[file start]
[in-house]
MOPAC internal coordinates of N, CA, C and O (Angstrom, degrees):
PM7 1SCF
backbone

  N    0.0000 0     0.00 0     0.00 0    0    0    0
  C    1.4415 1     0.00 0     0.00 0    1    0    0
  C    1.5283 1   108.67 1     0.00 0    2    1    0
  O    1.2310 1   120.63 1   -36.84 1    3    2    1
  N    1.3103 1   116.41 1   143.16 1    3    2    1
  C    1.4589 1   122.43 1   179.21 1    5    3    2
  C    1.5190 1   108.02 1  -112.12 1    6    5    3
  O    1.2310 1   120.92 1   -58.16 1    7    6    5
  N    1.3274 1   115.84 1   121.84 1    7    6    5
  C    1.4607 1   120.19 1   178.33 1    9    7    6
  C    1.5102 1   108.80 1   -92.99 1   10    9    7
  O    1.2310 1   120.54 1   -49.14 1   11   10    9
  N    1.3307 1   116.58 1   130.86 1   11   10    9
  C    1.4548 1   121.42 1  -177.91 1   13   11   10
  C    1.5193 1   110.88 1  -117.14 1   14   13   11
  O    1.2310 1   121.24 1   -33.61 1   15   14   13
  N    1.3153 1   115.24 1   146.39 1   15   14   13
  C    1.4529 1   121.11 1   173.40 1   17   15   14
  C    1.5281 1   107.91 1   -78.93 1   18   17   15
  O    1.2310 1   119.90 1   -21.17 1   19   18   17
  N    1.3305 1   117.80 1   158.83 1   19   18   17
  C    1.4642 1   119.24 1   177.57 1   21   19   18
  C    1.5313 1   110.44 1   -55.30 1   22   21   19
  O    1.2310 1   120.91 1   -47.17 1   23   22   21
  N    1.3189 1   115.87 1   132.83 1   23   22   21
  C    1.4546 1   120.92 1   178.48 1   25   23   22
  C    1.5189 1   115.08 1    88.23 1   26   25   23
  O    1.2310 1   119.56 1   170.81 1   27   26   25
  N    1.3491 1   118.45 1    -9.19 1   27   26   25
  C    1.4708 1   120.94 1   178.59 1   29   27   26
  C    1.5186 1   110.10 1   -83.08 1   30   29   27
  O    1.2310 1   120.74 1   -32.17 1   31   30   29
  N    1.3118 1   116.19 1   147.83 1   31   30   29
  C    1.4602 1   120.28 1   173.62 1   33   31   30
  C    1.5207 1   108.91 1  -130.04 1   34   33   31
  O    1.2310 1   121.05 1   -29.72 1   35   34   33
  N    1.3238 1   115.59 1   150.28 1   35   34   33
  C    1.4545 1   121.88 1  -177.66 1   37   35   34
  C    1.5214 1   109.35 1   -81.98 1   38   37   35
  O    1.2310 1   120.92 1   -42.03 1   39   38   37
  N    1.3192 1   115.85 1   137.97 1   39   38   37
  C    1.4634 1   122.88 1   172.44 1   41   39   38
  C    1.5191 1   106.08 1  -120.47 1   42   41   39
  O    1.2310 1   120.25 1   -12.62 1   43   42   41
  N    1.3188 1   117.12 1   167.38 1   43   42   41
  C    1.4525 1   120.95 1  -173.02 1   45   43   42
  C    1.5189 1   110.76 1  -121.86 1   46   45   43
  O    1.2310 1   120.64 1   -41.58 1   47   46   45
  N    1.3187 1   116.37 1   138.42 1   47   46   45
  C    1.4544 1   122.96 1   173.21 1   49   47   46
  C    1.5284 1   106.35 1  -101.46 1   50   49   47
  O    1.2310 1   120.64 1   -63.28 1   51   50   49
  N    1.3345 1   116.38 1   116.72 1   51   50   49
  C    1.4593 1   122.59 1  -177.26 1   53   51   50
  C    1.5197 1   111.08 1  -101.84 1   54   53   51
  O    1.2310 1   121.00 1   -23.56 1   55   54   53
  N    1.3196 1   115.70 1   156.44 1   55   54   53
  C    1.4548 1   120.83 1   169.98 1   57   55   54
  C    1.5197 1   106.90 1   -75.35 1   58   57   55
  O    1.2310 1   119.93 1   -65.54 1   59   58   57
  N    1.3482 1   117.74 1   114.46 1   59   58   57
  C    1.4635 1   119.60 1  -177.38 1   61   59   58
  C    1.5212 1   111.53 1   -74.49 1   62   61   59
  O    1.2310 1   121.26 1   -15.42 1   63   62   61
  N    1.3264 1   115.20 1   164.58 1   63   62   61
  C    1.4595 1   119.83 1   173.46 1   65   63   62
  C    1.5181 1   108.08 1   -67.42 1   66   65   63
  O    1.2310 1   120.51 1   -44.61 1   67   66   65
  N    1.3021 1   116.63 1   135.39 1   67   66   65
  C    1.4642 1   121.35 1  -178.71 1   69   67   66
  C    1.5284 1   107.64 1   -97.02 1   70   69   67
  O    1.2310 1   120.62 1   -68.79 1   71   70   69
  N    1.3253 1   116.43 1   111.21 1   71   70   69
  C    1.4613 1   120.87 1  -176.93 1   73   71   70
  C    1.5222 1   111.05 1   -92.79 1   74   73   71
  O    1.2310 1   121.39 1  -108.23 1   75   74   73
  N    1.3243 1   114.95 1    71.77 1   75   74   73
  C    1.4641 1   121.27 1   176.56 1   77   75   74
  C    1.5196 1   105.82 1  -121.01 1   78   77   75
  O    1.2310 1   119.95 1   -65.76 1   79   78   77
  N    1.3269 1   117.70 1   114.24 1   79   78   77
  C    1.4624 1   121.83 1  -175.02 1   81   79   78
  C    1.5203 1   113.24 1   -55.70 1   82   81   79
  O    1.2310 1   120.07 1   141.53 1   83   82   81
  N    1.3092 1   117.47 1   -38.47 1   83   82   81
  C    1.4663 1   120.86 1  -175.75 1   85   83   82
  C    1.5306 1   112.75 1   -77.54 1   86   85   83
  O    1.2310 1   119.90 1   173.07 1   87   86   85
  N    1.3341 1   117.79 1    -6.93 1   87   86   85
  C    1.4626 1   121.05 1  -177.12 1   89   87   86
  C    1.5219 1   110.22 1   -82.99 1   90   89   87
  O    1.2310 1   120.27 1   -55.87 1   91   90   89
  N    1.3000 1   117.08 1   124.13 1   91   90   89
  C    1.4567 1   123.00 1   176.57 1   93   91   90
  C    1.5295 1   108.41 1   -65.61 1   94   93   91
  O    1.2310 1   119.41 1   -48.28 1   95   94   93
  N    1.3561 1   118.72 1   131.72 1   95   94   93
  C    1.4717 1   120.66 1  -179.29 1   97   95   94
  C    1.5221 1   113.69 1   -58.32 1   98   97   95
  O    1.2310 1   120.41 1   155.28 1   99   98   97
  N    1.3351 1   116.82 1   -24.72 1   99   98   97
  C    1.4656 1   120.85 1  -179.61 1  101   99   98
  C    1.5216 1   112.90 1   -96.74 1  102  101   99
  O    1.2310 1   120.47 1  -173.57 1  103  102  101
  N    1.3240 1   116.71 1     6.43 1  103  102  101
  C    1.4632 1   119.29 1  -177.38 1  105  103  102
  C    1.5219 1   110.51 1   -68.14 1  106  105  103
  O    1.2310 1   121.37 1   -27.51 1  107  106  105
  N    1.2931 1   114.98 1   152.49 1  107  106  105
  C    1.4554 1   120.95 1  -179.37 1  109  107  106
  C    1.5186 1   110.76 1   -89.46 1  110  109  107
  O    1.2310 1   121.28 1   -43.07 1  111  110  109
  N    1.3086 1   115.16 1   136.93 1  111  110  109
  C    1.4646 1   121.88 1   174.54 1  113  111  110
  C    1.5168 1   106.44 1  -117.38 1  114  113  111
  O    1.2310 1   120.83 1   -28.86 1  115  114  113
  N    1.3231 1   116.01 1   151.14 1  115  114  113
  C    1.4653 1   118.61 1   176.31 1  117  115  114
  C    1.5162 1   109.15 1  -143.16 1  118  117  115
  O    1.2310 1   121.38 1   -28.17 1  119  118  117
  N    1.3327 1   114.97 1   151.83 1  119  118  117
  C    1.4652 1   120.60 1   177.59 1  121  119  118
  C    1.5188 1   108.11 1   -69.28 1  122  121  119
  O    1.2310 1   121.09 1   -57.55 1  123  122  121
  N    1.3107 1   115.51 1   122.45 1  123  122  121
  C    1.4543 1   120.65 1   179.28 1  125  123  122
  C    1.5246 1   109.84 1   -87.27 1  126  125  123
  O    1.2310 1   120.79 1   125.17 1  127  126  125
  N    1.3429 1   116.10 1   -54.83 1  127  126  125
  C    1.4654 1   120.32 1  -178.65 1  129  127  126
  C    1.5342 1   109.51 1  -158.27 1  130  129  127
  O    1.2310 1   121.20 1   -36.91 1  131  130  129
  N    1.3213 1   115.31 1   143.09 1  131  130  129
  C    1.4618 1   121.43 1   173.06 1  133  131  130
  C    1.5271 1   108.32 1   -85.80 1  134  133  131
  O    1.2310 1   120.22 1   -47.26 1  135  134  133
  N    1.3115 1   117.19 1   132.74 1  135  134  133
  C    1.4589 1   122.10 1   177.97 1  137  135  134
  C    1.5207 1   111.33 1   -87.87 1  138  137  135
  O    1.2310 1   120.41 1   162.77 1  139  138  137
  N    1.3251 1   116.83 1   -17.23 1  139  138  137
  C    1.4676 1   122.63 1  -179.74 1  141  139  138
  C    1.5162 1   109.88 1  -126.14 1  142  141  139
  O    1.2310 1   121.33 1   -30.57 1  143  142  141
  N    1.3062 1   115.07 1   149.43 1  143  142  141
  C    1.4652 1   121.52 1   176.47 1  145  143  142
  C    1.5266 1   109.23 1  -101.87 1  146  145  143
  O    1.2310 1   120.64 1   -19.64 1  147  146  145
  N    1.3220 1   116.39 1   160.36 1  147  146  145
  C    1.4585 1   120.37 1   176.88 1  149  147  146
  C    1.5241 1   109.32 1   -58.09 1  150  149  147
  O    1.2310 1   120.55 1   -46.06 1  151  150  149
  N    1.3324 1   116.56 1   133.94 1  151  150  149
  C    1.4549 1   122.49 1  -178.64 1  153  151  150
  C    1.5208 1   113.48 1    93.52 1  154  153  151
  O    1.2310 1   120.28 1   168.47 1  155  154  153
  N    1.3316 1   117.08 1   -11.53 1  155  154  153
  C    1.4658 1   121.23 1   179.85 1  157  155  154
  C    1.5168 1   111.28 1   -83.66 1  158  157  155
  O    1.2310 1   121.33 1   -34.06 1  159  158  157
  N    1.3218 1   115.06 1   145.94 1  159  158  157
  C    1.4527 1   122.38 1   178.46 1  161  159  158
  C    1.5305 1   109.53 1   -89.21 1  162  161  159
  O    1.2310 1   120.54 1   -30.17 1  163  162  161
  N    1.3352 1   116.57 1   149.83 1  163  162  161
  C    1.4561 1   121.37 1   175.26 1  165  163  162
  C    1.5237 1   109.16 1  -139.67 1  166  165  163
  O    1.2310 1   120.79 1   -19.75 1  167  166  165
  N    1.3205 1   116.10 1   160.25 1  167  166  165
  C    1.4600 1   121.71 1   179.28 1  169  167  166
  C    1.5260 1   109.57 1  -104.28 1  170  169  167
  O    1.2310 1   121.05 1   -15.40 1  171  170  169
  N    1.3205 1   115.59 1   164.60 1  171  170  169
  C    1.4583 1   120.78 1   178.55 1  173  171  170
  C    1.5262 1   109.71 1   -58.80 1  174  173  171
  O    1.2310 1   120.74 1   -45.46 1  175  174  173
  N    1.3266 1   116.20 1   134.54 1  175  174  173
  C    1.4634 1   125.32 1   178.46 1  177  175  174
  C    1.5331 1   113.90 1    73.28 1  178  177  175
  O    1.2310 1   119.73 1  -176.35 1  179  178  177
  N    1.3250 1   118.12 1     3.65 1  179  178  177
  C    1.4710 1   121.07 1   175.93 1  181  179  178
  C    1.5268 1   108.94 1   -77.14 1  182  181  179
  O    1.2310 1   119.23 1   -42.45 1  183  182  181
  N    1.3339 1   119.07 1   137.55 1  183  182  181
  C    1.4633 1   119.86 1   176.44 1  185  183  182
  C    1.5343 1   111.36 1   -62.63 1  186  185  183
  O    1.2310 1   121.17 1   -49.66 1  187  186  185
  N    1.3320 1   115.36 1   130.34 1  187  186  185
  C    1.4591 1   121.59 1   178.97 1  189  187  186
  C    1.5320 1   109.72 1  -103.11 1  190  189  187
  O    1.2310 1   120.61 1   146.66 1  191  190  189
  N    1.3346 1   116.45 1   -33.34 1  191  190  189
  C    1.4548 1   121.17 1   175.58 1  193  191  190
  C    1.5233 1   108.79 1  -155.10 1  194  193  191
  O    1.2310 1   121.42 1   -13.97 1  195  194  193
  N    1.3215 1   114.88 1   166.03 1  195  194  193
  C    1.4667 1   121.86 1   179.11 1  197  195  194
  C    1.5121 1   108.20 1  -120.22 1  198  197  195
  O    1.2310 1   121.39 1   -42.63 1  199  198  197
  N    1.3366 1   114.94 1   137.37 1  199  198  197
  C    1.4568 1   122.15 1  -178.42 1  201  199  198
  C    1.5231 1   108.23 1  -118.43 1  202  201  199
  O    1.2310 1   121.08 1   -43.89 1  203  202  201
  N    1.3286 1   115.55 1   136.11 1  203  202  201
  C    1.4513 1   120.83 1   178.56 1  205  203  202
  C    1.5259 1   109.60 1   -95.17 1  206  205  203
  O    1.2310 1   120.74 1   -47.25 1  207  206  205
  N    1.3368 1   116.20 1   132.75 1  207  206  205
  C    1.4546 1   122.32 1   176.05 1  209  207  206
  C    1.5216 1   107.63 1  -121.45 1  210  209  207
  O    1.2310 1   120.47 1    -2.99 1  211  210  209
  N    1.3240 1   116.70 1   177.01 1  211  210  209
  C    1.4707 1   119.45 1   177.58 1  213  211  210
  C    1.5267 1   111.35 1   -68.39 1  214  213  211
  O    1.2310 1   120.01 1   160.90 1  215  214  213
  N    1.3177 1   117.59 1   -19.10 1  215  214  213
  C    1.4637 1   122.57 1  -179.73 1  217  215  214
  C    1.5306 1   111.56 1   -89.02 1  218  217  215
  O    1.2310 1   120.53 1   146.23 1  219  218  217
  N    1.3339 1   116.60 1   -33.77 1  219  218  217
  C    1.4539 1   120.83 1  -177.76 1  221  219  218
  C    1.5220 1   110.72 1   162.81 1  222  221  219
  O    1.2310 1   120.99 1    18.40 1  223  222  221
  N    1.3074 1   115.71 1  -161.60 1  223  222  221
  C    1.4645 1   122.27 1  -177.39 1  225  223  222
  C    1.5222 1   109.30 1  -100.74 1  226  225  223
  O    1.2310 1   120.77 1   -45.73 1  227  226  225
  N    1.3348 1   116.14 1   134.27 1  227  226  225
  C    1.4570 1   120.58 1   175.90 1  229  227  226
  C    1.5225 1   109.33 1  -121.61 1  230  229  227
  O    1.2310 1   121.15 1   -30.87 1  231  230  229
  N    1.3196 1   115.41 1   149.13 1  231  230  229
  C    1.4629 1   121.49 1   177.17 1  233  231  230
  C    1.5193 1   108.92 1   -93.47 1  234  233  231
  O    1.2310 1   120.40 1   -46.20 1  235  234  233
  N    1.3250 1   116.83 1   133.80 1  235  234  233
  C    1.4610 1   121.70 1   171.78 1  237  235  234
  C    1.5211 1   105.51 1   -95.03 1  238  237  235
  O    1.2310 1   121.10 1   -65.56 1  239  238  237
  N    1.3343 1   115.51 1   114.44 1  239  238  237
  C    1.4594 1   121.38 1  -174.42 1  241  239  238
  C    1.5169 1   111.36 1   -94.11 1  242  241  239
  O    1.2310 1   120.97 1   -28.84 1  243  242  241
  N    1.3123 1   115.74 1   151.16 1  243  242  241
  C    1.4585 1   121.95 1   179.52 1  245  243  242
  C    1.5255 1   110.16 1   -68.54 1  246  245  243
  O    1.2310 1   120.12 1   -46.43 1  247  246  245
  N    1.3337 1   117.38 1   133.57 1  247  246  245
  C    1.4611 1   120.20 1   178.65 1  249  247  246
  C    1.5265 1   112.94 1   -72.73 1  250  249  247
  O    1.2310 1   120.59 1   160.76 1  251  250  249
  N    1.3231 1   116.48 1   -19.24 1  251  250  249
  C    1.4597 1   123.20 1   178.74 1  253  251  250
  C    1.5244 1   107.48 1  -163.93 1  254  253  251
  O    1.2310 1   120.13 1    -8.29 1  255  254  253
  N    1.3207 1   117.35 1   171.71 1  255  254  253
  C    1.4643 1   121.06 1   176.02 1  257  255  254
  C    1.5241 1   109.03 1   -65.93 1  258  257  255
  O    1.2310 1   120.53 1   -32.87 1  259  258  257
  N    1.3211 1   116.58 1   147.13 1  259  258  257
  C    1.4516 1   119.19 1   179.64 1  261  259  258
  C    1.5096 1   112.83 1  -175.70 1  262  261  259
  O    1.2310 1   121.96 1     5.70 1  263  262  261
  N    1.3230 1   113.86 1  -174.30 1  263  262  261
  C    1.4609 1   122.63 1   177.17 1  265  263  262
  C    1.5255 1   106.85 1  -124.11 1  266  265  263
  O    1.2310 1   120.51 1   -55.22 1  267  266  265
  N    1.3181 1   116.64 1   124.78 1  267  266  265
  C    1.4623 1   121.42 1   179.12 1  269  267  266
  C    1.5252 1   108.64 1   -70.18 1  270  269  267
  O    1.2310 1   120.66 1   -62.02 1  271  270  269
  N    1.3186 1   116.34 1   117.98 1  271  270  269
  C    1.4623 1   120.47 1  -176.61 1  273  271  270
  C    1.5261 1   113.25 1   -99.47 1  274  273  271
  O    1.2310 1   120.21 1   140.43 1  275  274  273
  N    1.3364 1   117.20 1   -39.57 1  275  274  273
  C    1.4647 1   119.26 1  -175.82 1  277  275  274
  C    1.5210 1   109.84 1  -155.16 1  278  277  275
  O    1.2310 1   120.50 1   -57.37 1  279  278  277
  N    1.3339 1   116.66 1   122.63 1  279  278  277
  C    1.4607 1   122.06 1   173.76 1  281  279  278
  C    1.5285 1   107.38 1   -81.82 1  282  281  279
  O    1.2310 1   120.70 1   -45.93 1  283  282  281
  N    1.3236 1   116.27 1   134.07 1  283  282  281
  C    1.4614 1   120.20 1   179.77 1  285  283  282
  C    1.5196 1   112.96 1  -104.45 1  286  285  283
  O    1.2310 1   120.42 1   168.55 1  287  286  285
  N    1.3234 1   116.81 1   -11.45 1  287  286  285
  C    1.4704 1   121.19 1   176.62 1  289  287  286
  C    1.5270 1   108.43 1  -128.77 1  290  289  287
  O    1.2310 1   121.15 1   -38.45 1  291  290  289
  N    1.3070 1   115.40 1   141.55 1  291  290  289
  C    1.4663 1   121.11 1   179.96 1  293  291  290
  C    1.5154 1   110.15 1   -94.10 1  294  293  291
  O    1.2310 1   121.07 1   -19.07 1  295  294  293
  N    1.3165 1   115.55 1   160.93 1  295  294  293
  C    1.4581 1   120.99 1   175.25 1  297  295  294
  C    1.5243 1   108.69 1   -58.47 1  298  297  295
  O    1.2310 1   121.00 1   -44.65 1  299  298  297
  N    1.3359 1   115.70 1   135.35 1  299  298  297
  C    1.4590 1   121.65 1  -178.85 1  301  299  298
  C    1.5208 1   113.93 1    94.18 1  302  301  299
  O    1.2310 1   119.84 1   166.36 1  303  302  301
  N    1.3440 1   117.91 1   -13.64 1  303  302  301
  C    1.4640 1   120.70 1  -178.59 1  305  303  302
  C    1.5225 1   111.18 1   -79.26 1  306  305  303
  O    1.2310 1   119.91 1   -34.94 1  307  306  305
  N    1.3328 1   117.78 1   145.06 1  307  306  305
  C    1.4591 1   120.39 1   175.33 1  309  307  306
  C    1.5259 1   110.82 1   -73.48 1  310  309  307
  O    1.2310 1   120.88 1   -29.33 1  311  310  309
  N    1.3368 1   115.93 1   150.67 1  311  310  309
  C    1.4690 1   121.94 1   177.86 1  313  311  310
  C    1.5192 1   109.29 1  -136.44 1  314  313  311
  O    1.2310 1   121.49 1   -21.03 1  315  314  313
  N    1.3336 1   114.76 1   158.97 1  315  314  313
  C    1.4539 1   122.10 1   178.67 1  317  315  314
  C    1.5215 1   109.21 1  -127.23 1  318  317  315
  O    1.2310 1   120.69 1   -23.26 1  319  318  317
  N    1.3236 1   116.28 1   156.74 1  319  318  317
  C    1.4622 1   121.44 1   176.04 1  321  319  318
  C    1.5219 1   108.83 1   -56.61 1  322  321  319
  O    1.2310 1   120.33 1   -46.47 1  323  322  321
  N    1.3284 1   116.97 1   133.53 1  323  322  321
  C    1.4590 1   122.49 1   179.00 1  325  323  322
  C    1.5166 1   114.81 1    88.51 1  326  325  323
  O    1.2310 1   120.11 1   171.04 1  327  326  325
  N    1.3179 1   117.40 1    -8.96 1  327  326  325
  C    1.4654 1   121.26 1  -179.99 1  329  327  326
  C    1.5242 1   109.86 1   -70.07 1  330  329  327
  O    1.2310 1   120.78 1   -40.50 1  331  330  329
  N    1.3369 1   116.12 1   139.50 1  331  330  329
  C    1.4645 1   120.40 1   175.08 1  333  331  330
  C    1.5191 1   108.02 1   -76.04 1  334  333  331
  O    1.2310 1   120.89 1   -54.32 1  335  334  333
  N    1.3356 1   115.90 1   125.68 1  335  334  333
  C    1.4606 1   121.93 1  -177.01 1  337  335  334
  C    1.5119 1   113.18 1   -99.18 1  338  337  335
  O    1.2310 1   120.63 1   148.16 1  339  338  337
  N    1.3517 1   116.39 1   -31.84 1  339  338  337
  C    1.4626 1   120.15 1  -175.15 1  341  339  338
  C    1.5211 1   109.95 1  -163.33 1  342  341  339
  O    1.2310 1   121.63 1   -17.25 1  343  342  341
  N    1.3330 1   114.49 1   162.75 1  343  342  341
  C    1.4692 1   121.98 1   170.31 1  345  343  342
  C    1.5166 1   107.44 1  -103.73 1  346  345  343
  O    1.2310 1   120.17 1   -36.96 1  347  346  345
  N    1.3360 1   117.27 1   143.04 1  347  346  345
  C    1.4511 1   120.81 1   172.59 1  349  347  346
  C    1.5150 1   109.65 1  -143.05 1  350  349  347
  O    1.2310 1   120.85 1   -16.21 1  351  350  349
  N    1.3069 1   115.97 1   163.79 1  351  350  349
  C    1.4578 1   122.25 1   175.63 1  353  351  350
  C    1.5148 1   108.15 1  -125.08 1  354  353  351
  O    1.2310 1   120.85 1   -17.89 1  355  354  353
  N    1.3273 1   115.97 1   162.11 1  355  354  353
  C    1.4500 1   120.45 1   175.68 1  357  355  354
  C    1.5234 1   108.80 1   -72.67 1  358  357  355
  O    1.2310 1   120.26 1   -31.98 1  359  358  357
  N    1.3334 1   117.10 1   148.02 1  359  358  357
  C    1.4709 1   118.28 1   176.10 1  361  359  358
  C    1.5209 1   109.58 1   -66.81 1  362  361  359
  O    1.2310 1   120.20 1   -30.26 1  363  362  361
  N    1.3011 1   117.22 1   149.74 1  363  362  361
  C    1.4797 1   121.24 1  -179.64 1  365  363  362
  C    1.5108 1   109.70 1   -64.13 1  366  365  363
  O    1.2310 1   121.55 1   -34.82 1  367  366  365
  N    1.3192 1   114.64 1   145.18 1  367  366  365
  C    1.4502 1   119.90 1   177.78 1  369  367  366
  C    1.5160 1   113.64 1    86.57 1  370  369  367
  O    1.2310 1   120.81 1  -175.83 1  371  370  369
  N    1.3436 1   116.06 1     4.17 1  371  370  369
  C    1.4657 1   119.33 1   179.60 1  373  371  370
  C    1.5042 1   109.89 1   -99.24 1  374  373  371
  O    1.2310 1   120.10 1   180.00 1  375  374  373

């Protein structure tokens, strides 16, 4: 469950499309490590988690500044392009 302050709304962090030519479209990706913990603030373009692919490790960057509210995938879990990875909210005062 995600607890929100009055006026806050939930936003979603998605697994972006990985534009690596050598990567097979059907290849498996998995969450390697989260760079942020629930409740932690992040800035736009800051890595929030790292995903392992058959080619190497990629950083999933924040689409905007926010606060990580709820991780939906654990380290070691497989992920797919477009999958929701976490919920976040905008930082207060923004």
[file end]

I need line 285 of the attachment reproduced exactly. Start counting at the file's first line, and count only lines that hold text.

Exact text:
  N    1.3339 1   116.66 1   122.63 1  279  278  277